Experts present the best tips for good mental health
Leading experts have compiled a list of ways to stay mentally healthy.
Avoiding illegal drugs and debt as well as “putting pleasure first” were among the actions people can take to stay mentally fit, according to research compiled by the UK charity, Mental Health Foundation.
Spending time in parks and gardens can help, as can “staying curious about new experiences,” he found.
Research has suggested that people can also help maintain their mental health by staying physically fit and eating healthy.
The authors said the findings pointed to “life fundamentals that protect our mental health” and they criticized the concept of “miracle cures” purported to improve well-being that “take advantage of people’s vulnerability.”
The researchers wanted to find the best “preventative self-management actions” – or healthy behaviors – that people can adopt to help maintain good mental health.
They asked a team of 23 international experts to come up with a list of behaviors that can help people maintain good mental health.
The actions were then submitted to a group of nearly 1,500 people who have lived with a mental health problem who voted on the “most appropriate” actions people can take.
The list of behaviors, published in the American Journal of Health Promotion, included:
– Avoid illicit drugs
– Avoid unmanageable debts
– Improve the quantity and quality of sleep
– Learn to understand, regulate and manage your mood
– Focus on pleasure or have something to look forward to
– Spend time in green spaces
– Ask for help
– Stay curious and open to (new) experiences
– Have a healthy diet
– Help others, contribute to something bigger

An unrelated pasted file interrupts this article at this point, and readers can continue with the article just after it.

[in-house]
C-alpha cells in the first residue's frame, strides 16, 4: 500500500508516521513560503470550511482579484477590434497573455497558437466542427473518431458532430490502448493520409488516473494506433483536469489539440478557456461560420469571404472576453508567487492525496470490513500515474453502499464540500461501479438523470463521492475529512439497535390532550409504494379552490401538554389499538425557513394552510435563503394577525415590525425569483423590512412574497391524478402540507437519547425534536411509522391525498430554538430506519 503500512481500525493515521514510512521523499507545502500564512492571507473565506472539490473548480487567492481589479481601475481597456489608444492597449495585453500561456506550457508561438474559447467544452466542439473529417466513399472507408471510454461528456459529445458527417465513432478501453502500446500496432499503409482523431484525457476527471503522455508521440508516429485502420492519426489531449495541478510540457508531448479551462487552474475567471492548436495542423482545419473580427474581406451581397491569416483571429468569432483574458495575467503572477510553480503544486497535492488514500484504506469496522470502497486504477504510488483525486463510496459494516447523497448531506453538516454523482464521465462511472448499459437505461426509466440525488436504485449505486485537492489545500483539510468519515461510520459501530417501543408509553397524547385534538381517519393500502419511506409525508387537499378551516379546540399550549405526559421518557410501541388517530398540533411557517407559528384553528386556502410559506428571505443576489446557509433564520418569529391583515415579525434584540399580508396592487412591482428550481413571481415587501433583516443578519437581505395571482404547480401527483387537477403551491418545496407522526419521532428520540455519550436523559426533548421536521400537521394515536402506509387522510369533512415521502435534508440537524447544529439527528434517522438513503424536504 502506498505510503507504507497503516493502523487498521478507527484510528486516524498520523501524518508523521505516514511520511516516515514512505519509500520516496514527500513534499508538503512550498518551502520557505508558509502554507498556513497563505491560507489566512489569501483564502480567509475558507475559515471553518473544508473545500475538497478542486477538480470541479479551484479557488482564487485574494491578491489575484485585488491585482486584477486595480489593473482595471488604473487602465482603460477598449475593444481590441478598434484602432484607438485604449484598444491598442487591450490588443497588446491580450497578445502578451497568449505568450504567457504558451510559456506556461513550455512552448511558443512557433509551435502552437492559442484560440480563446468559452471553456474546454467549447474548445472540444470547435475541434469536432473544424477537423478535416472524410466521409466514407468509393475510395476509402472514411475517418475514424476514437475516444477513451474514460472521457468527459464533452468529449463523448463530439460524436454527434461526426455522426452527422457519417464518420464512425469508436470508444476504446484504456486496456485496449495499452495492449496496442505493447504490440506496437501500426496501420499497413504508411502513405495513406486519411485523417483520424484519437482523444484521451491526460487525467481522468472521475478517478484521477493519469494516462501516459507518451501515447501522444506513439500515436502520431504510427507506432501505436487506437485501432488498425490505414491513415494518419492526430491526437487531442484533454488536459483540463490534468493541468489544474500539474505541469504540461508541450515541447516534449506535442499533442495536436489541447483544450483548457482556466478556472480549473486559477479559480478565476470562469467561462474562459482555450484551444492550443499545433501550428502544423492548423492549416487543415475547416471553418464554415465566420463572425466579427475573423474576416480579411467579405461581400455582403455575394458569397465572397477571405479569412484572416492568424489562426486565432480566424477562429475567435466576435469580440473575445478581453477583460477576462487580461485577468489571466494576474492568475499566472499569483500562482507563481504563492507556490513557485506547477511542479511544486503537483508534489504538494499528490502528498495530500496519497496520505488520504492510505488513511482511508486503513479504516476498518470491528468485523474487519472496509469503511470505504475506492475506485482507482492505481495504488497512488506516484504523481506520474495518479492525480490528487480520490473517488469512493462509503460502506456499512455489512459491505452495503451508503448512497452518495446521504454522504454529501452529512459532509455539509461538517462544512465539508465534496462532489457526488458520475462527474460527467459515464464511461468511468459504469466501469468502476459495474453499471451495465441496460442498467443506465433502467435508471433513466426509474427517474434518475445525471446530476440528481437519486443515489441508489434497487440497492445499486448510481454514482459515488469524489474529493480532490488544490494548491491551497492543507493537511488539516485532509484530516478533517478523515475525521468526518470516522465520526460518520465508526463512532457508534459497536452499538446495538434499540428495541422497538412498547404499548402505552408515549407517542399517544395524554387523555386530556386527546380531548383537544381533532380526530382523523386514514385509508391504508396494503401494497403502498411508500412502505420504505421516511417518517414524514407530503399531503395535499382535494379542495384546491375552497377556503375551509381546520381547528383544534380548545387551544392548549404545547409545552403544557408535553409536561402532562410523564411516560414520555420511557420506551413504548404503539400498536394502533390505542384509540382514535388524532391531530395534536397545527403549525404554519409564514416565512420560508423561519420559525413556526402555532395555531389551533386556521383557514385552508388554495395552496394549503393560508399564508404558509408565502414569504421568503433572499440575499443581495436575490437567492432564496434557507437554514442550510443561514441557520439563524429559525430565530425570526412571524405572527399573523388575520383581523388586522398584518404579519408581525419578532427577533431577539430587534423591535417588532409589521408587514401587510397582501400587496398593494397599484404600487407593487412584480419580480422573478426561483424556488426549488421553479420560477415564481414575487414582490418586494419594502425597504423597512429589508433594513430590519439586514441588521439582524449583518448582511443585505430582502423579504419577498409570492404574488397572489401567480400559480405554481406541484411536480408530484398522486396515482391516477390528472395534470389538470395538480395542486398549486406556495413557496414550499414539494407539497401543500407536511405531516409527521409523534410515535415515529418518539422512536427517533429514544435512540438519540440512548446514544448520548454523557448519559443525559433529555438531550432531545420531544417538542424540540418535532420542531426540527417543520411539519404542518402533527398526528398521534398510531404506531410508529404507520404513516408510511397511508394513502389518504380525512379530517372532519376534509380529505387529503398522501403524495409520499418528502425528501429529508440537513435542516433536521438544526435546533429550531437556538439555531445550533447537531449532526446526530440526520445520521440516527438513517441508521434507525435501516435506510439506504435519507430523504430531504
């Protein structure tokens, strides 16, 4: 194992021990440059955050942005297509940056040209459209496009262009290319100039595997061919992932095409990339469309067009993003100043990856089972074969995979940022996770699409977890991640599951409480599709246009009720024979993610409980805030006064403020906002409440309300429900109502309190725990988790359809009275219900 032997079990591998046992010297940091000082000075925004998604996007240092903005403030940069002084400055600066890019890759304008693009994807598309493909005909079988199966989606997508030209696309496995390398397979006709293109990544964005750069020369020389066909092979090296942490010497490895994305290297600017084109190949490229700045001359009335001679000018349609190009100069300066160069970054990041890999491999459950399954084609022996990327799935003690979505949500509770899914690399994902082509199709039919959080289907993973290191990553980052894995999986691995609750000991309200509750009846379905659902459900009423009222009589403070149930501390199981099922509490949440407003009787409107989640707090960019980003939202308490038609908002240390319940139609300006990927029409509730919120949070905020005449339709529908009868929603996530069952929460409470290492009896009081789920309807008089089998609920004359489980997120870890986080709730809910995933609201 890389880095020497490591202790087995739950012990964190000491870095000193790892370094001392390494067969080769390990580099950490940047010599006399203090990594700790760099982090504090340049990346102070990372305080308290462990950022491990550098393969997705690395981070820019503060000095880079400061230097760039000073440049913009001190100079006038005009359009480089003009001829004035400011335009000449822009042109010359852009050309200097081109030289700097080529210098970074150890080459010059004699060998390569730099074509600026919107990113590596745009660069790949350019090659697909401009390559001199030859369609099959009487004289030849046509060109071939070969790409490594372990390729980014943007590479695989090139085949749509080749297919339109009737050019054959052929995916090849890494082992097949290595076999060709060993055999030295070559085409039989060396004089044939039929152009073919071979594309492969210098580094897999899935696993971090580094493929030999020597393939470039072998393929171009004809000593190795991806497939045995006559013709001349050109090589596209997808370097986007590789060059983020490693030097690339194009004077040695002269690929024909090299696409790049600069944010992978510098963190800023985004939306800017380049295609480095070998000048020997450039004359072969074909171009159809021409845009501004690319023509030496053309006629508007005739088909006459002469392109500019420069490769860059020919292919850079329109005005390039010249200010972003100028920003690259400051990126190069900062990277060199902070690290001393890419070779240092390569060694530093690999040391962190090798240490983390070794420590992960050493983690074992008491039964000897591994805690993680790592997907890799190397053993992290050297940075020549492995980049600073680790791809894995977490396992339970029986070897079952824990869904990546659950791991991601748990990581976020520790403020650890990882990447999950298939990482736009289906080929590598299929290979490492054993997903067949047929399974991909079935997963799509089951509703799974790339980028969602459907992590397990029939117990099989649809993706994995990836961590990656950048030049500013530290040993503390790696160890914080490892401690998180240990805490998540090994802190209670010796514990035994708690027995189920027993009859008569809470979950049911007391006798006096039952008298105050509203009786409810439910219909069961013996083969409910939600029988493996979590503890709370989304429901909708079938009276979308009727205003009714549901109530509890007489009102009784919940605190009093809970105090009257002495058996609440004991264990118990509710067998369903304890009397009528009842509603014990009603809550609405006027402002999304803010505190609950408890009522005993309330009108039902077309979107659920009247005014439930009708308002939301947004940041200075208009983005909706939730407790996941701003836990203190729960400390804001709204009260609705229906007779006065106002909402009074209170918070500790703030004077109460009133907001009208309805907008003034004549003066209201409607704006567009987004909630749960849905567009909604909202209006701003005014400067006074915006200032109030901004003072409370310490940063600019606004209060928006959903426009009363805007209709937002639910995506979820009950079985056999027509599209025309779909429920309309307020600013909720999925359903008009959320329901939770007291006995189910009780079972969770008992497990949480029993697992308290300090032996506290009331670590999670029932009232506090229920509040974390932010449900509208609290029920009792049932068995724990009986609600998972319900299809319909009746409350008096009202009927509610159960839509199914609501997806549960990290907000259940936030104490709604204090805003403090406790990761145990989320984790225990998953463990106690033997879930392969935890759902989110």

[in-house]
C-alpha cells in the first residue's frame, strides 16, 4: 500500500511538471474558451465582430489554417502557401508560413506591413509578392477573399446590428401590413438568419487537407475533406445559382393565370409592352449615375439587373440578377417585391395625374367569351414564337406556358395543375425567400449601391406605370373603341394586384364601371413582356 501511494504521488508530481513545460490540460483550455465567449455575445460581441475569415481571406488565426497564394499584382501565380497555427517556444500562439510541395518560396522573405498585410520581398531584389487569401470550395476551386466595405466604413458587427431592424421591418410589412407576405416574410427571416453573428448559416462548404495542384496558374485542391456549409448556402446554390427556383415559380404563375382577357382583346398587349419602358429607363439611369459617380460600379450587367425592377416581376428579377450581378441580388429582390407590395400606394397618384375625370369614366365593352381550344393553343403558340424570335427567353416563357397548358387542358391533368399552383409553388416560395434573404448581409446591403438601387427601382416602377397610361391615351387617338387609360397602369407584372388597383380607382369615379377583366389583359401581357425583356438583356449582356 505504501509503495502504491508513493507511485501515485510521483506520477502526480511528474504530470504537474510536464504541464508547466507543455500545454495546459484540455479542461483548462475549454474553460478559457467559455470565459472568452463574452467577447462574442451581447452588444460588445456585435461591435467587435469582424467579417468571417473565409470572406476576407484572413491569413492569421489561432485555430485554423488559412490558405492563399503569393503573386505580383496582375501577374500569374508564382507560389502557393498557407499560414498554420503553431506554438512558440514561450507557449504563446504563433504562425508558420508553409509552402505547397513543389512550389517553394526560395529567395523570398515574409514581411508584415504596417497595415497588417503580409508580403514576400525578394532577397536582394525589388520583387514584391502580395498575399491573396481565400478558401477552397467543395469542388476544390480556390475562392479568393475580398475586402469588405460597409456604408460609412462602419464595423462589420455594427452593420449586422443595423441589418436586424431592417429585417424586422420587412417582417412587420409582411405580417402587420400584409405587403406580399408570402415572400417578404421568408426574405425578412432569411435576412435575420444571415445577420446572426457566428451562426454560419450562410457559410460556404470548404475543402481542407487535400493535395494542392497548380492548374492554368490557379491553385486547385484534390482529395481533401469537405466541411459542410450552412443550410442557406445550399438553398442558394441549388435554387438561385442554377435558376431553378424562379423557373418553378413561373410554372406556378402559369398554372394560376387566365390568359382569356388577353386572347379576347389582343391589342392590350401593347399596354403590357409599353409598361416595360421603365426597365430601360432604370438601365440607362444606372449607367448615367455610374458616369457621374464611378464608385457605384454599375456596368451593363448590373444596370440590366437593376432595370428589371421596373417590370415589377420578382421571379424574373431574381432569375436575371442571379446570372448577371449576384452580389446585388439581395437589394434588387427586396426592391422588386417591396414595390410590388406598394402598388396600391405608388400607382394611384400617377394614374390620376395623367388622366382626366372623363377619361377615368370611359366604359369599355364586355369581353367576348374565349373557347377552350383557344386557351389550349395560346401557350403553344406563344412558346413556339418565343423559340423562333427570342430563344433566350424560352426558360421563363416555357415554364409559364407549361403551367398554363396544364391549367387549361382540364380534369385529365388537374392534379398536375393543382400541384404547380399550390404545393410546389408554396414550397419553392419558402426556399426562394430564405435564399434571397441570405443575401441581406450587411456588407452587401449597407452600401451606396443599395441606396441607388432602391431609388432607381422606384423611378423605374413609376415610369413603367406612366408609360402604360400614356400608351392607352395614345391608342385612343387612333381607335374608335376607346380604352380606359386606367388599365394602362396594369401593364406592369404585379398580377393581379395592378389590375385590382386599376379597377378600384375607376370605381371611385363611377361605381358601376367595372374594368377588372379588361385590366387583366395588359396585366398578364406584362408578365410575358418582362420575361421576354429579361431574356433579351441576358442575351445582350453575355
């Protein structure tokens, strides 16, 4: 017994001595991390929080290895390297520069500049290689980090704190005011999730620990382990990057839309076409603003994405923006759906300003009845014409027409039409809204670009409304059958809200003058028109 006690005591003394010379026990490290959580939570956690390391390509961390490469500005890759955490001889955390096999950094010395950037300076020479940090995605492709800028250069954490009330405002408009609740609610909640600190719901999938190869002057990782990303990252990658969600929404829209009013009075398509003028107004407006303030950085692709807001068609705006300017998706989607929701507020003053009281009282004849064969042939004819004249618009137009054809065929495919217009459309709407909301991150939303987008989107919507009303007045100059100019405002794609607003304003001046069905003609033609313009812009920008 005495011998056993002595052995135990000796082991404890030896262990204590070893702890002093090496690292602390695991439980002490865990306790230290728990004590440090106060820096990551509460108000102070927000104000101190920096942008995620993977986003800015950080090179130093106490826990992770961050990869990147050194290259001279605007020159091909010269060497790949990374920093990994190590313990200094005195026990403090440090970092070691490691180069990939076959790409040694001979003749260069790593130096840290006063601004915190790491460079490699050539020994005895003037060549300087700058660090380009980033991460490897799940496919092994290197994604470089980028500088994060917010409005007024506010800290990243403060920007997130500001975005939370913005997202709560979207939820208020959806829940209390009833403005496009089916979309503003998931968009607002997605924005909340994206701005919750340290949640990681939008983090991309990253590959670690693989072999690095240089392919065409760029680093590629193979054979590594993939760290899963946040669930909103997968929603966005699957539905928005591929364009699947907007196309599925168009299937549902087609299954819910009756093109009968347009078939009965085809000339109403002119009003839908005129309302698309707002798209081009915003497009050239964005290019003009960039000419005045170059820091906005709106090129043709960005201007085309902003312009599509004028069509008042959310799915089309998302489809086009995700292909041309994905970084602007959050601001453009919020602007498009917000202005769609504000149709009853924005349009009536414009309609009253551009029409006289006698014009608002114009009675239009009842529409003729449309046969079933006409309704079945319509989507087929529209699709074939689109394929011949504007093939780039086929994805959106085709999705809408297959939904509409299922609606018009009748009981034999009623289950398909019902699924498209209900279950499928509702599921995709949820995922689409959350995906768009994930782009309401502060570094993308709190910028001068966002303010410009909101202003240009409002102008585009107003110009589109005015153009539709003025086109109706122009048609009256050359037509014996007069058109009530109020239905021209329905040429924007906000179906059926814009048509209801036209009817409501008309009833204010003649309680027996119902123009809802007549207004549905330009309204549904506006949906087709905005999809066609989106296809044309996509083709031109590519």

– Practice a physical activity
– Practice gratitude and cultivate hope
– Strengthen social ties
– Support good parenting practices
The authors said the list “should be used in public messages and campaigns to protect and promote good mental health.”
Dr Antonis Kousoulis, Director of the Mental Health Foundation for England and Wales, said: “We know that the means to put this advice into practice is not readily available to everyone.
“For example, poverty, low education and isolation may mean that for some people it is not possible to avoid unmanageable debt.
“Now that we have this clear evidence, governments should take action that enables people to take better care of their own mental health.
“Our research shows that it’s the fundamentals of life that protect our mental health: our finances, our relationships and our experiences.
“Time and time again, we’ve seen a powerful wellness industry take advantage of people’s vulnerability to offer ‘miracle cures’ in return for improved wellness. Our evidence challenges the idea that this is what most people want.
“The majority of people in our study, looking back on their experiences of poor mental health, told us that getting support to avoid street drugs and unmanageable debt, sleep better, and regulate their emotions is what would have made the biggest difference to them. “